Recent cyber-attacks have disabled and even shut down physical assets. Robust foundational security and training staff, able to recognise an attack can help mitigate the threat, as ABB’s Rob Putman explains. Edge devices and data analytics As cyber security specialists, we must navigate an ever-changing threat landscape, one that is made even more complex by the increased interconnectivity between Operational Technology (OT) and Information Technology (IT), as companies look to leverage edge devices and data analytics, as well as remote connectivity, in the wake of the COVID-19 pandemic. As the threat surface evolves, the industry must guard against attacks on key physical infrastructure, carried out by a range of malicious actors, including nation states and criminals intent on blackmail. The chemicals sector, a high-value target for cyber-criminals Cyber-criminals view the chemicals sector, as a high-value target, because of the potential cost In 2017, not long after a ransomware attack that targeted Maersk, the world’s largest shipping firm, made the news around the world. Another cyber-attack, this time targeting physical industrial assets, generated fewer headlines, and yet could have resulted in both real, as well as financial, damage. Cyber-criminals view the chemicals sector, as a high-value target, because of the potential cost, both financial and reputational, to the operator, should production be interrupted or stopped entirely. Cyber security vulnerabilities put physical assets at risk The attack in question, a ‘Triton’ custom malware attack on a petro-chemical facility in Saudi Arabia, targeted a safety system, taking over system controllers. Bugs in the code triggered an emergency shutdown, but could have led to the release of toxic and explosive gases. It was a vivid reminder of how cyber security vulnerabilities are increasingly putting companies’ key physical assets at risk. Two more-recent high-profile incidents illustrate my point. In February, a Florida water treatment plant was hacked. The malicious actor remotely accessed the system for three to five minutes, during which time they opened various functions on the screen, including one that controls the amount of sodium hydroxide (NaOH) in the water. The hacker changed the NaOH from about 100 parts per million to 11,100 parts per million, which could have resulted in a mass poisoning event. Colonial Pipeline cyber-attack incident Then, in May, the Colonial Pipeline system that originates in Houston, Texas and carries gasoline, and jet fuel, suffered a ransomware attack. Using a VPN, hackers targeted back-office IT systems, forcing Colonial to shut down IT hosts and network infrastructure, severing communication with those OT systems that are responsible for communicating ‘transactional data’ associated with fuel delivery. In this instance, a single compromised password disrupted Colonial’s ability to invoice its customers. This dependency on OT data stopped pipeline and business operations, and the company was elected to pay the hackers an initial ransom of US$ 4.4 million, in order to restore operations. The Colonial attack was multi-dimensional, in that it not only impacted Colonial’s business, but also the wider US economy and national security, since the pipeline transports nearly half of the east coast's fuel supplies. Outdated IT system elevates physical risk The increased interconnectivity between IT and OT can also create vulnerabilit Attacks such as these prove that, armed with little more than a laptop, an email account and access to the dark web, determined hackers can cause disproportionate damage to physical infrastructure. As mentioned at the outset, the increased interconnectivity between IT and OT can also create vulnerability. Producers often want to know: Is it risky to connect a production asset or their operational environment to the Cloud? My answer is, if you do so without having done any risk audits around people, processes and technology, or without enhancing and maintaining that environment, then yes, that is risky. For example, we often observe that the life cycle of a production asset far outlasts the IT systems that are used to run it. Take a cement kiln. Several generations of plant operators may have come and gone, but that asset may still run, using legacy software, such as Windows XP and why not? Need to replace aging distributed control systems Well, that’s fine, if you are not concerned about having that asset compromised, and all that entails. A ‘flat’ IT network, an aging distributed control system, and machines with legacy versions of Microsoft Windows, all these elements, which are still commonplace in many industries, make it much easier for attackers to find and infiltrate a company, without needing sophisticated tools. The age-old mantra of not interfering with a piece of equipment or software that appears to be working, often applies to the individual assets. For example that cement kiln that are still controlled by the same Windows XP-based control software. However, if we’re honest, things have changed quite a bit, not because something was broken, but because innovation came in. That same kiln control system is most likely connected to other systems, than when first commissioned and that opens it to exposure to threats that it was never designed for. The human element There is a misconception that IoT-connected devices can open companies to risk There is a misconception that IoT-connected devices can open companies to risk, but many recent, high-profile cyber-attacks have been conducted from a laptop, by hacking someone’s VPN, or are a simple phishing/malware attack. In all these cases, the human element is partly to blame. Take the Florida attack. The compromised computer at the water treatment facility was reportedly running an outdated Windows 7 operating system and staff all used the same password, in order to gain remote access via the Teamviewer app, which the hacker was then able to use. Physical and human assets, key to robust cyber security Discussion on the best way to mitigate the threat is often framed solely around specific technical solutions and ignores the fact that robust foundational cyber security is really driven by two very different, but equally important, types of capital: physical assets (e.g. production machinery), and human assets. The truth is that smart digital software and industry-renowned cyber security applications, while critical, are in many cases, only as good as the weakest human link in the chain. Industry would, therefore, do well to ask itself the following question: Do we have a security problem, or a complacency problem? At this juncture, it is important to point out that the majority of companies that ABB works with, are at least aware of the threat posed by cyber attackers, and the potential impact of an attack, on their revenues, reputation and bottom line. User error and human-generated exposures Making sure staff are aware of the threat and training them to respond properly, if they are targeted, is vital However, user error and human-generated exposures are where most of these attacks occur. Those human failures are mostly not due to malicious intent from employees, but to the lack of training of the employees on secure behavior. Making sure staff are aware of the threat and training them to respond properly, if they are targeted, is vital. However, there are also age demographics at play here. Much of the operations employee base is heading towards retirement and often, there is no plan or ability to backfill these people. Need to invest in new digital and automated technologies If you think you don't have enough people now, in order to stay on top of basic care and feeding of the OT environment, with regards to security, what is that going to be like in 20 years? For this reason, there must be a major industry reset, when it comes to its workforce. Companies must invest in new digital and automated technologies, not only to ensure that they stay ahead of the curve and mitigate risk, but also to attract the next generation of digitally literate talent. Robust cyber security is built on solid foundations When we talk about foundational cyber security, we mean fundamentals, such as patching, malware protection, high-fidelity system backups, an up-to-date anti-virus system, and other options, such as application allow-listing and asset inventory. These basic controls can help companies understand their system setup and the potential threats, identify vulnerabilities, and assess their risk exposure. The Pareto principle states that around 80% of consequences come from 20% of the causes. In the context of cyber security, that means 80% of exposure to risk comes from 20% of the lack of security. If companies do the foundational things right, they can manage out a significant amount of this risk. Importance of maintaining and upgrading security controls However, having basic security controls, such as anti-virus software in place, is just the first step on that journey. Equally important is having someone within the organisation, with the requisite skill set, or the extra labour bandwidth, to operate, maintain and update those security controls, as they evolve. Educating, training and recruiting existing employees, and the next generation of talent, along with forging partnerships with trusted technology providers, will ensure that industry can leverage the latest digital technologies, in order to drive business value, and secure physical assets against cyber-attacks.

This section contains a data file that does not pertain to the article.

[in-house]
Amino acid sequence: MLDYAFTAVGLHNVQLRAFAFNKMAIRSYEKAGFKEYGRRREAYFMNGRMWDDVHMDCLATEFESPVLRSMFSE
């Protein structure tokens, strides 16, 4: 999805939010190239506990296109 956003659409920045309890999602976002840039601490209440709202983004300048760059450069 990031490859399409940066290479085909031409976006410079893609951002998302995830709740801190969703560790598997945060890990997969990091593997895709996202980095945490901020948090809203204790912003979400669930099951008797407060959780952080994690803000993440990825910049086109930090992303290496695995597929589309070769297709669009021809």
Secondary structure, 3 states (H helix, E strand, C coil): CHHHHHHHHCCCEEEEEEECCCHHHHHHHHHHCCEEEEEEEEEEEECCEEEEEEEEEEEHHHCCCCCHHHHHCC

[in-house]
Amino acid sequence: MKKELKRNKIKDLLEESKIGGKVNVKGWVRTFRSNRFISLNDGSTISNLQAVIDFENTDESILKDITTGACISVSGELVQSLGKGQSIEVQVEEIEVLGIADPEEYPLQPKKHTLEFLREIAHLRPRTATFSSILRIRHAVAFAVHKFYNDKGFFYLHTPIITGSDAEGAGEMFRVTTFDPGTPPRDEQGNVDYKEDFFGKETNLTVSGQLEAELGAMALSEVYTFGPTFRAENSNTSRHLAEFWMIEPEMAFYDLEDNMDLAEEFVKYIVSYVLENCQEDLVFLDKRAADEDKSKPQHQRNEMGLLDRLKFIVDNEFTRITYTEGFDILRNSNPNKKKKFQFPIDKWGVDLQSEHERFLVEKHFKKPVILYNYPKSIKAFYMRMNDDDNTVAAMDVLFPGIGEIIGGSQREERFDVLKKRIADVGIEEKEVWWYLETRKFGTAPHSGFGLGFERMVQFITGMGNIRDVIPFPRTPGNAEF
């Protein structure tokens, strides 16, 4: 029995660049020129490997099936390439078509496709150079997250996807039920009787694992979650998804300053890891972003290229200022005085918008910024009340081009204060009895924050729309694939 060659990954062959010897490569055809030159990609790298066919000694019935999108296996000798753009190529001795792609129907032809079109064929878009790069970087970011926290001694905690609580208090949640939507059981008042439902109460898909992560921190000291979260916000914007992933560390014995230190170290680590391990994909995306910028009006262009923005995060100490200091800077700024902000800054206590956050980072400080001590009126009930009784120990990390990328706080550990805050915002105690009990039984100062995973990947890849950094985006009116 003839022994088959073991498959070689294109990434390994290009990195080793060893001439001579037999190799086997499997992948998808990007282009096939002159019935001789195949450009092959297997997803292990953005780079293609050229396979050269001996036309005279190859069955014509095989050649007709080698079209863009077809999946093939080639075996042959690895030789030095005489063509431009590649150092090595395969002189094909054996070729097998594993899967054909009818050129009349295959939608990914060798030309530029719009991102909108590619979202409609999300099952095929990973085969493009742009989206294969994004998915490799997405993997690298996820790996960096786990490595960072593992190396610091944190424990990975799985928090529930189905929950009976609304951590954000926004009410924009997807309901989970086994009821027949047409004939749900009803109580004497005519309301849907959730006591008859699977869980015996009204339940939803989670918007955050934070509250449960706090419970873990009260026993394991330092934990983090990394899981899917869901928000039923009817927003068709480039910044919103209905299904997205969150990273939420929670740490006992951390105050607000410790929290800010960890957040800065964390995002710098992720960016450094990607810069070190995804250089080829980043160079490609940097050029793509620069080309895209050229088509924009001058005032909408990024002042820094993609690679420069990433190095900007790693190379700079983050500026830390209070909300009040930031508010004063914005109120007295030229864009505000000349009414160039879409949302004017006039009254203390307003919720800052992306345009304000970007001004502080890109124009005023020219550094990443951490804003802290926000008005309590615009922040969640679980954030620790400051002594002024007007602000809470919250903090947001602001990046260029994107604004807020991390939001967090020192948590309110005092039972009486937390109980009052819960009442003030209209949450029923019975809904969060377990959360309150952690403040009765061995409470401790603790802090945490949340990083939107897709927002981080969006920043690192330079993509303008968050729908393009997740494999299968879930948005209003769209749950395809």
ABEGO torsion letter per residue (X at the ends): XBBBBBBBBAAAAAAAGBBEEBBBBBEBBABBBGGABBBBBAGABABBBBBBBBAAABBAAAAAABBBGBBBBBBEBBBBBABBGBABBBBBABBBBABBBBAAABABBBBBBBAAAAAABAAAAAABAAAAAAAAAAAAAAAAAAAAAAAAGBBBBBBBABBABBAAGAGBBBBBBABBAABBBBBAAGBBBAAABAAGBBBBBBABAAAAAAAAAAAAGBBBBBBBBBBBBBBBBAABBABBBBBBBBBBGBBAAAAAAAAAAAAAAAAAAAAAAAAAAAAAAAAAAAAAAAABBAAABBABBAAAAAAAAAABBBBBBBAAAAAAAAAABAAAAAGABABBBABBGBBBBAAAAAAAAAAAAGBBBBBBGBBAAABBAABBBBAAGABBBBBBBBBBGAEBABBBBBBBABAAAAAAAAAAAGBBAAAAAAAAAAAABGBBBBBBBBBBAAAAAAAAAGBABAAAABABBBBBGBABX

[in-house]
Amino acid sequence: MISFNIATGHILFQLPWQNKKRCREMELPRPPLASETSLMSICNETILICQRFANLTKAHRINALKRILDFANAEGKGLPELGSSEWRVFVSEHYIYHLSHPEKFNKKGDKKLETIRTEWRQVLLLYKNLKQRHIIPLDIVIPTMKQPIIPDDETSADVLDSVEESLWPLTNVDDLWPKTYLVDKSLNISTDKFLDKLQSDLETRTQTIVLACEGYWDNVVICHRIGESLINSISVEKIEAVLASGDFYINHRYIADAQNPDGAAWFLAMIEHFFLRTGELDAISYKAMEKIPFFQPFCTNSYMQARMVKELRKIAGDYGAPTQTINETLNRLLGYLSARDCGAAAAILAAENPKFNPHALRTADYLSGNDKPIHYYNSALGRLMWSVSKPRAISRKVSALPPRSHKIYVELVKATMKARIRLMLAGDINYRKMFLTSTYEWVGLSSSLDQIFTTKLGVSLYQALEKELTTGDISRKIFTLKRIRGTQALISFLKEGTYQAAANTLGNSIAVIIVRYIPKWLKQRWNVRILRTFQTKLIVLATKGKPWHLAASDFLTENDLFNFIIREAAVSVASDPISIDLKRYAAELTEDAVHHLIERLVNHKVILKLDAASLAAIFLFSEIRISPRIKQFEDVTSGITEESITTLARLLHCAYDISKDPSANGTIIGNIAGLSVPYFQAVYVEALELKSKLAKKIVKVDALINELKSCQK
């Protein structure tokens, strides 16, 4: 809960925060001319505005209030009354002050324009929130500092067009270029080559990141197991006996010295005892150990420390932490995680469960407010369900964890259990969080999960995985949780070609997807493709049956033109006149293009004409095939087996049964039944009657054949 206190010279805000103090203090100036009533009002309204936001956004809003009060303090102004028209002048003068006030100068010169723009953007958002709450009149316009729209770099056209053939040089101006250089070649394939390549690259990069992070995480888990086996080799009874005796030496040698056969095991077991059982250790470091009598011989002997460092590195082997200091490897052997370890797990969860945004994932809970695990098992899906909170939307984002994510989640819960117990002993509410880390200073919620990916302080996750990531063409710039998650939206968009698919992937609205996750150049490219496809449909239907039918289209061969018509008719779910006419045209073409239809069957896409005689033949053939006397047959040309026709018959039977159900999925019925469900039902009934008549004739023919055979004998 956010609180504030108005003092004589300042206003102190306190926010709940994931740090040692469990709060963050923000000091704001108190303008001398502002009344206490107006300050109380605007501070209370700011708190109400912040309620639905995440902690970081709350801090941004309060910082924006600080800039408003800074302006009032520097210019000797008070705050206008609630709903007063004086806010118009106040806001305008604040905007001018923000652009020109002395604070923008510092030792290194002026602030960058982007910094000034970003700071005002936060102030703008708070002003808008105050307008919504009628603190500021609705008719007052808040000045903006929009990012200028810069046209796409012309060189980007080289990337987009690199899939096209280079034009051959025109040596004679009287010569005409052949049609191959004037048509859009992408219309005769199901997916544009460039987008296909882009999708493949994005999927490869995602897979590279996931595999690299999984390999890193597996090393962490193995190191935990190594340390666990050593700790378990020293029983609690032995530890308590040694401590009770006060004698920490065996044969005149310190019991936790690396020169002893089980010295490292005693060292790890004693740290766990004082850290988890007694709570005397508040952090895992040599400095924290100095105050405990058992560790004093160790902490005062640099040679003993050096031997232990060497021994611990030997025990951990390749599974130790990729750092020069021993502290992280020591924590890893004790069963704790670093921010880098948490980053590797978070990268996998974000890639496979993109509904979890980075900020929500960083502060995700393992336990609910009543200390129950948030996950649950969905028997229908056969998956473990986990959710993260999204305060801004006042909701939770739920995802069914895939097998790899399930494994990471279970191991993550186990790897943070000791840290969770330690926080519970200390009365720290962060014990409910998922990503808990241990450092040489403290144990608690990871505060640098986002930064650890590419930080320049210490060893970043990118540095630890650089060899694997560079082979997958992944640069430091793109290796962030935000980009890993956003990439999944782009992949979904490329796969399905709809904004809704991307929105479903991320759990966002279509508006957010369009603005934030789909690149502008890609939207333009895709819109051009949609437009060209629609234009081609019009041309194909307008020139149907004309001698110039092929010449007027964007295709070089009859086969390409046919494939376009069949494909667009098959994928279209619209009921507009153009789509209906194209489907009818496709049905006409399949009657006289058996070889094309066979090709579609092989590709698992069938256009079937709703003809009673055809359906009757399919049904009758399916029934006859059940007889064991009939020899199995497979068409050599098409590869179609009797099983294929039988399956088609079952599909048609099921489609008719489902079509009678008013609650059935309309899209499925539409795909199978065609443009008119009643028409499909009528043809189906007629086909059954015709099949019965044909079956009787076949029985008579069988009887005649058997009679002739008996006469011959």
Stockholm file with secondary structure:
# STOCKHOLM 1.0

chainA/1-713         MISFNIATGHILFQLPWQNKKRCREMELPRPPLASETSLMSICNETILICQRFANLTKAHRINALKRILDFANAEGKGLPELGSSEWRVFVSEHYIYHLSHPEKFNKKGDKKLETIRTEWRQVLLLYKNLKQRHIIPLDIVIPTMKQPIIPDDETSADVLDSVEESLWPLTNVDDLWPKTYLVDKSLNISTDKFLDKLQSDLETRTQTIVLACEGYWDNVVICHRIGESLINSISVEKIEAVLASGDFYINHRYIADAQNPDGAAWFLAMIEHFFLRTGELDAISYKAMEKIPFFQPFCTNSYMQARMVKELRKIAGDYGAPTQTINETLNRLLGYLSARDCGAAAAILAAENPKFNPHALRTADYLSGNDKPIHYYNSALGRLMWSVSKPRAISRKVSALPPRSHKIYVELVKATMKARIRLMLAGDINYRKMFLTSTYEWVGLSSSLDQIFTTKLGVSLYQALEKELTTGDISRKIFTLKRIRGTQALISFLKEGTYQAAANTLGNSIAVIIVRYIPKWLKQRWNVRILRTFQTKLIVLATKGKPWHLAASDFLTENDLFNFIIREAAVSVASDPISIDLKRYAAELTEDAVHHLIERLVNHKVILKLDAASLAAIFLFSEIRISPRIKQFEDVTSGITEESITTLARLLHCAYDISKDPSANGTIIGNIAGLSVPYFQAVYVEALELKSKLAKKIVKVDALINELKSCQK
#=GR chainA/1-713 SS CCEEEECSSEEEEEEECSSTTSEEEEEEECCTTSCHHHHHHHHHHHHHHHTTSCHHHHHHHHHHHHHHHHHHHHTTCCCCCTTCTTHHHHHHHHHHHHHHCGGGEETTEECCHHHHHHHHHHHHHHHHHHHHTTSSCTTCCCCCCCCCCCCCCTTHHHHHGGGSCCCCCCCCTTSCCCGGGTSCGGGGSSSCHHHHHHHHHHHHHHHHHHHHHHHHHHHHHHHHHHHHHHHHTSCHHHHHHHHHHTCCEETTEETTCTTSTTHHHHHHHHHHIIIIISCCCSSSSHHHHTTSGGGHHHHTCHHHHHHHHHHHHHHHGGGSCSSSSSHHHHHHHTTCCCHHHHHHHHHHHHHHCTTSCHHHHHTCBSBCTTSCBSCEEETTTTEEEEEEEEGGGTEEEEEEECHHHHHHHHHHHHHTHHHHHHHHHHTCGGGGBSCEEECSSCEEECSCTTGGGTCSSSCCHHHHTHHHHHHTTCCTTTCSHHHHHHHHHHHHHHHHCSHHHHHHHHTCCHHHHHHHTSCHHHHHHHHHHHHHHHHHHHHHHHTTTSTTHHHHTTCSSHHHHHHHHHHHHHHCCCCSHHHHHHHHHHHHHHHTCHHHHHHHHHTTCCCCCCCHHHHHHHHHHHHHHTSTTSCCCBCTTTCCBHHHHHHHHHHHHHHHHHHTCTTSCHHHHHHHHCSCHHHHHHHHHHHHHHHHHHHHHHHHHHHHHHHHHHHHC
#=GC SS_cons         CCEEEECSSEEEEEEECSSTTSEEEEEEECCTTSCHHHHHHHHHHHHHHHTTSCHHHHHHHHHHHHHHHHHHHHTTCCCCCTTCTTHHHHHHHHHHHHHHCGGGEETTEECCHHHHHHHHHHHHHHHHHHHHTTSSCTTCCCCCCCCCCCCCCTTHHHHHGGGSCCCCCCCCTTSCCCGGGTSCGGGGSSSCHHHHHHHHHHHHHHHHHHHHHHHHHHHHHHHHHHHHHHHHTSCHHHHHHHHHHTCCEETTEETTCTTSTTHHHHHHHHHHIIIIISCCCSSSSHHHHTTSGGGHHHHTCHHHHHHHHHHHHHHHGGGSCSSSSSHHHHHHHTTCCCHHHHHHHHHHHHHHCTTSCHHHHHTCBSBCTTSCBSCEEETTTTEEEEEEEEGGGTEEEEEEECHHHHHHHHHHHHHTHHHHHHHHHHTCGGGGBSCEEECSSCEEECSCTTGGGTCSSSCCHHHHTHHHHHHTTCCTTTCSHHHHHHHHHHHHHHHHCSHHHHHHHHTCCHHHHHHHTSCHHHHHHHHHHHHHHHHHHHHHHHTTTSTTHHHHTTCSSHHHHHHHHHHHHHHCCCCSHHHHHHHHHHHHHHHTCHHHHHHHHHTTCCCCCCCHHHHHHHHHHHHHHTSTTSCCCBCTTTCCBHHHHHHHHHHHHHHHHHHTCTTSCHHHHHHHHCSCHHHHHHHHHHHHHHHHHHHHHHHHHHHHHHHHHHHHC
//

The COVID-19 pandemic is only accelerating the expansion of Automation, Robotics, Machine Learning (ML) and Artificial Intelligence (AI), and changing how people live their daily lives. This expansion leads the way with technologies that are developed to solve problems, improve operations, streamline processes and assist people, to focus on learning new skills, creativity, and imagination. Transformation of the physical security industry One of the latest industries to be permanently transformed is physical security. The era of utilising security cameras is slowly changing into more advanced and more efficient technological applications - security robotic solutions. SMP Robotics is a California-based company, which is a pioneer in developing robotic technologies, powered by AI, to assist, improve and deliver on new expectations in today’s world. One of their services is smart surveillance systems. This represents a proactive approach to security. The company, SMP Robotics’ Founder and Chief Executive Officer (CEO), Leo Ryzhenko, stated “Autonomous robotic technologies will become a driving force in future security solutions.” Robotics and AI in autonomous security solutions The robots can patrol 24/7, counteracting intrusion and communicating via voice message with guards The company uses robotics and AI technology to implement autonomous security solutions, which reduce liability and overhead, as well as improving the quality of services. Robotic guards are capable of patrolling all types of facilities, in both urban and rural contexts. The robots can patrol 24/7, counteracting intrusion and communicating via voice message with guards. The inspection robots, deployed by SMP Robotics, are easily integrated with many existing security technologies, armed with obstacle avoidance and anti-collision measures, automatically recharge, and can recognise faces up to 50 metres. As the world grows increasingly complex, technology like this is essential to ensure safety for all. AI-enabled autonomous video monitoring ground vehicles The advancements in technological breakthroughs of SMP Robotics position the company and its AI-powered, autonomous video monitoring ground vehicles, to be the most adaptable to any industry, cost-effective for clients’ business needs, in providing various types of services from public safety, crime prevention, to asset protection and physical security. SMP Robotics continues to implement new innovative solutions and groundbreaking technologies in its latest generation of autonomous models. Currently, many were already deployed or in a process to be delivered to a number of key clients, in various industries throughout the globe, from oil & gas, nuclear power plants to data centers, healthcare facilities, and amusement parks. Smart security robots Tal Turner, the Vice President (VP) of Business Development and Partnerships, SMP Robotics, said “We provide autonomous, artificial intelligence, all-weather, all-surface, smart security robots that are turnkey and operate independently on their own, using real-time obstacle avoidance, face recognition, and other cutting-edge technological advancements.” According to Coherent Market Insights, the Robots as a Service (RaaS) market direction will grow by 15.9% by 2028 and reach the threshold of 41.3 billion dollars. SMP Robotics stands at the forefront of the security robotic revolution, making an impactful change to make the world a safer place.